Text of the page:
Our Competition Act is without doubt one of the most significant pieces of legislation to have hit the South African commercial scene in the past few years. It applies, with very few exceptions, to all economic activity in or which has an effect in South Africa, and impacts on any business that operates or has an effect in South Africa. The legislation also has real teeth as the penalties for not complying are heavy and may be a very substantial fine.
The Act essentially aims to ensure that our markets remain as competitive as possible and, for this reason, prohibits collusive (in other words collaborative) or anti-competitive conduct between competitors, and also between a business, its suppliers and customers. Agreements or activities which involve price-fixing, setting minimum resale prices or the dividing markets by means of customers, suppliers, regions or products are specifically prohibited.
If you are a dominant business in a market, there are extra restrictions on you. For example, you may not prevent one of your suppliers from also supplying goods to your competitor. You may also not try to persuade one of your customers not to buy from one of your competitors.
Perhaps the most far-reaching provisions of the Act relate to mergers - in other words where two businesses combine into one. Where the businesses are substantial, the Competition Commission must be notified that the merger is planned and must approve the merger. If there is no approval, the merger may not go ahead. In determining whether a particular merger needs' approval, there is a fairly technical test which must be applied:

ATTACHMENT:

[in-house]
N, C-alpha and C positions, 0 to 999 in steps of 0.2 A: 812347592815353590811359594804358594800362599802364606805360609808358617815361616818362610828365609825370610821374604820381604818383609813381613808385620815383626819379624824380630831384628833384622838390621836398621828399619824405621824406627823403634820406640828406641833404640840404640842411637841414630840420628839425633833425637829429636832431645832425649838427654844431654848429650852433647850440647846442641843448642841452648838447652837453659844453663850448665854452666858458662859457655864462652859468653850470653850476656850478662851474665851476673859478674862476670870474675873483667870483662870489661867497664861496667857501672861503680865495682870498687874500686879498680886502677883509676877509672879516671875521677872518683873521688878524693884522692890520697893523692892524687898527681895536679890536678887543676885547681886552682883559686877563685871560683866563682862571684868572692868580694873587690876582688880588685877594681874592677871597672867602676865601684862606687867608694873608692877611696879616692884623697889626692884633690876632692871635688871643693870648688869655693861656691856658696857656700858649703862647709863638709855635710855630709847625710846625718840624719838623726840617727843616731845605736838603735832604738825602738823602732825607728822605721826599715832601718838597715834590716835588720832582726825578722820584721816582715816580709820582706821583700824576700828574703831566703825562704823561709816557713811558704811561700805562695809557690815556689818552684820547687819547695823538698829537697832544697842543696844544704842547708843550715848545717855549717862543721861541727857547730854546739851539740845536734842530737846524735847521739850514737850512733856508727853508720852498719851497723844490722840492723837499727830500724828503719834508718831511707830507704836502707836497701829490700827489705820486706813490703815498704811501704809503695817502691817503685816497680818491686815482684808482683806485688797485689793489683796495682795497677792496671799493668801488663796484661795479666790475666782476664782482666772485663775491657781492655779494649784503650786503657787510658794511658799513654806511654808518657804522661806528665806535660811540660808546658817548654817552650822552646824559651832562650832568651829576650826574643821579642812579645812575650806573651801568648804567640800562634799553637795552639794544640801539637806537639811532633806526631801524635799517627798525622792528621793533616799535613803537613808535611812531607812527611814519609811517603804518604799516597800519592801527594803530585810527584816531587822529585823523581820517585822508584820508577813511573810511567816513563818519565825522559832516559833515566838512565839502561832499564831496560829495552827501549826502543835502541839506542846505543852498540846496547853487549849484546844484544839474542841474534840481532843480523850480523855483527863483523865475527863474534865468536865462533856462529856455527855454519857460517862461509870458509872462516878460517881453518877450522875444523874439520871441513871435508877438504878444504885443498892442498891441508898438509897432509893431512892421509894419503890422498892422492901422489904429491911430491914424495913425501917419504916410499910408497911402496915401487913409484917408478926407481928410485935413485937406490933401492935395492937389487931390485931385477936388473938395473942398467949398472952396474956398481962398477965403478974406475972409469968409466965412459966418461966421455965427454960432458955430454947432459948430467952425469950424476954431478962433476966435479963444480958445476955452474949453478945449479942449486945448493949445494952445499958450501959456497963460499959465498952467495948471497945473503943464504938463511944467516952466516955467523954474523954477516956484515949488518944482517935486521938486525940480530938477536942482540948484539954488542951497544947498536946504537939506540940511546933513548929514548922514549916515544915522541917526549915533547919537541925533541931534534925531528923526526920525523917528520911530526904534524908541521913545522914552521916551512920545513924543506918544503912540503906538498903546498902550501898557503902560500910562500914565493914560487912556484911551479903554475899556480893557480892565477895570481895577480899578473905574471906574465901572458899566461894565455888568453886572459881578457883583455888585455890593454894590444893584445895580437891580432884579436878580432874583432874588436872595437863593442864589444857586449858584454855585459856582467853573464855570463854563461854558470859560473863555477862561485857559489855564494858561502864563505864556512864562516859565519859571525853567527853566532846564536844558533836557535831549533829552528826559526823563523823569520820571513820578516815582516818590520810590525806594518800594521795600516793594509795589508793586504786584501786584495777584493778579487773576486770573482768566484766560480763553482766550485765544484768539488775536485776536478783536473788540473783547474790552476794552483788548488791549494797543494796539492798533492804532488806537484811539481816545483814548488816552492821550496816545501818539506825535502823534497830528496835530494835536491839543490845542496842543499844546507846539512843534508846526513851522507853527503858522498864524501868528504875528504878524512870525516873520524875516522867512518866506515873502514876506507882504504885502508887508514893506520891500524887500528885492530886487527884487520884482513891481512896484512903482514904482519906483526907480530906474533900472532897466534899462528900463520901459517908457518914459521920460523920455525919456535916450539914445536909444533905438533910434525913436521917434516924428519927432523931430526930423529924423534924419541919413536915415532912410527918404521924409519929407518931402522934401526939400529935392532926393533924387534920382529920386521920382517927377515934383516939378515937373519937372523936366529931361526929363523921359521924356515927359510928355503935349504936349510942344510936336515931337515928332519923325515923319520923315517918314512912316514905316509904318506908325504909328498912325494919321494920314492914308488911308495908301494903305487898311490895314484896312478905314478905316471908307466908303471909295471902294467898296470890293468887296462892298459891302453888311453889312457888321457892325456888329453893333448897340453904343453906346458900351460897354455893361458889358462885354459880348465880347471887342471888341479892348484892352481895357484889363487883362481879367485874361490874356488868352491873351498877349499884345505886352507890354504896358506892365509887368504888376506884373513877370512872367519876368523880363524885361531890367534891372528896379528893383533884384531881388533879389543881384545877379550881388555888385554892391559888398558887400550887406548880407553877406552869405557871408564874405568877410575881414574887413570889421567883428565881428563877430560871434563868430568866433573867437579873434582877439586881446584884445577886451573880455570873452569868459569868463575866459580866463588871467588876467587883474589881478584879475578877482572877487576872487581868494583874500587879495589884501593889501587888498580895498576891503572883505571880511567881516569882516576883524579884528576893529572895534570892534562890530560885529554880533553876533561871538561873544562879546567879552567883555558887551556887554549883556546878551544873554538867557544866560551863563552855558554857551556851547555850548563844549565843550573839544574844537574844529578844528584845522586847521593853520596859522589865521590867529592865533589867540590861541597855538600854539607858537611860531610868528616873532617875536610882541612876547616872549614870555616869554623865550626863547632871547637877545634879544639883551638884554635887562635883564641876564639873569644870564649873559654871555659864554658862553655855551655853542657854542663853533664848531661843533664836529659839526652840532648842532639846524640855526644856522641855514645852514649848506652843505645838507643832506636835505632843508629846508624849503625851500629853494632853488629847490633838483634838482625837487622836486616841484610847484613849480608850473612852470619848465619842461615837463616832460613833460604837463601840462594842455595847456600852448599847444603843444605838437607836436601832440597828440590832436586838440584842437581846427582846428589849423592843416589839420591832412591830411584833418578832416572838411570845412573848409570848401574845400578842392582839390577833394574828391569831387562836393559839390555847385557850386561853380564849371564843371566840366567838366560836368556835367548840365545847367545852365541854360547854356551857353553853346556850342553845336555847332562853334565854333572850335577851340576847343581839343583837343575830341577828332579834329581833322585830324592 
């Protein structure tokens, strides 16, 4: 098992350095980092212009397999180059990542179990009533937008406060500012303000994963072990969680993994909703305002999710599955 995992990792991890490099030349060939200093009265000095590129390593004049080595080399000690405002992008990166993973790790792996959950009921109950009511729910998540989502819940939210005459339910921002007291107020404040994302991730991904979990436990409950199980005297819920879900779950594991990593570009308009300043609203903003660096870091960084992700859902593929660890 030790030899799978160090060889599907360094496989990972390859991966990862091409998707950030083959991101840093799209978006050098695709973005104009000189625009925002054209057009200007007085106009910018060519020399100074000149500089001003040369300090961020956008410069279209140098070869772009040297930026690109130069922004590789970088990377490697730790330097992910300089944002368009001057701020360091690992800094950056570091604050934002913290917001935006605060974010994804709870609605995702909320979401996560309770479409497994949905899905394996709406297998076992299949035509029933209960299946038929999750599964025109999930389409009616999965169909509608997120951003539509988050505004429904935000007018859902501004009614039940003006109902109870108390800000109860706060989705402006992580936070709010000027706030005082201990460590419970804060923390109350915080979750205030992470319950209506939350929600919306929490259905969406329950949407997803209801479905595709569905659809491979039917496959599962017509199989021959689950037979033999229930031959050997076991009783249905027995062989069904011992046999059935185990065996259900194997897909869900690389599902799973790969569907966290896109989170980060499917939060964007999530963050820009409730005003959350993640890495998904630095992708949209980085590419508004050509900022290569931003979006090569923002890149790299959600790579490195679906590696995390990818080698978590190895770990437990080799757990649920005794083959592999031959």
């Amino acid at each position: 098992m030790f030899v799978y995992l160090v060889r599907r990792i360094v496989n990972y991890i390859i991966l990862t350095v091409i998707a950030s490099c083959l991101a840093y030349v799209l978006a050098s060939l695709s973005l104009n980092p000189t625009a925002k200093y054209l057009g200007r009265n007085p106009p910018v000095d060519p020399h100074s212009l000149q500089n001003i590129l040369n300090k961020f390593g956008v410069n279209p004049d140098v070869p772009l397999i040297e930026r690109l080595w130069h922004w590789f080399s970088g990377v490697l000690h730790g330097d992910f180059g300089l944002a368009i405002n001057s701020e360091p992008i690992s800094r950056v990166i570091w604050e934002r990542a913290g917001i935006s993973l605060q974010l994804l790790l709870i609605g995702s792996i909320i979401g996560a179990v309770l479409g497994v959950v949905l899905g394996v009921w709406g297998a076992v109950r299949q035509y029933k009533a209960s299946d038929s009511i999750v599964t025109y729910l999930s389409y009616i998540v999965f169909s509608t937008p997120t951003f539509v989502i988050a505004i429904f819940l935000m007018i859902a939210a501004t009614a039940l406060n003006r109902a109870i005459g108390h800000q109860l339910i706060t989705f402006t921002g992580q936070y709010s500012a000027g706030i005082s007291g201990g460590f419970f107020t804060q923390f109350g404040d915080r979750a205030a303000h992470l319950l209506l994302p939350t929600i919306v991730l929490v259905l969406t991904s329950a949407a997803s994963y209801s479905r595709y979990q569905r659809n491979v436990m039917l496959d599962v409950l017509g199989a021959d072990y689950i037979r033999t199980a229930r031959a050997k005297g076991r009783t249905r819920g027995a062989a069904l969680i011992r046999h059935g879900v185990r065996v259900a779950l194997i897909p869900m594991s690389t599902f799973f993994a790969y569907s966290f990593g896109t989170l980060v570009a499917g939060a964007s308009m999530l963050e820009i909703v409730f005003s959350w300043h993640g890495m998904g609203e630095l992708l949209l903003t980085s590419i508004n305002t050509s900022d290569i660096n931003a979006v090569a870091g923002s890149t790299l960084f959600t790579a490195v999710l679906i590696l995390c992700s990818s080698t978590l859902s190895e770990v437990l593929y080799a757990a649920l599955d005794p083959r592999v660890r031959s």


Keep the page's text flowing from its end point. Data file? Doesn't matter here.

First, is the transaction a "merger"? Bear in mind that the concept of "merger" is broadly defined in the Act and may cover the purchase of a business, the purchase of shares, the conclusion of a voting pool agreement between shareholders or even the granting of a right to vote a majority of votes at a general meeting of a company or a right to appoint or veto the appointment of a majority of directors to the board of a company.
Second, do the parties to the transaction comply with the following financial threshold requirements:
If the answer to both questions is yes, then the transaction will require approval from the competition authorities.
A recent introduction into our competition legislation is the idea of a small merger. This is a merger which falls below the thresholds set out above. Small mergers do not require the approval of the competition authorities, but carry the risk that, if not approved, they may be investigated and ultimately unwound (in other words undone) after the transaction has gone through.
A decision to approve or prohibit a merger will only be taken once the authorities have considered both the anti-competitive effects and the public interest implications of the merger. Interestingly, in our law, public interest factors such as employment issues could be used to stop an otherwise justified merger, or save an otherwise anti-competitive merger.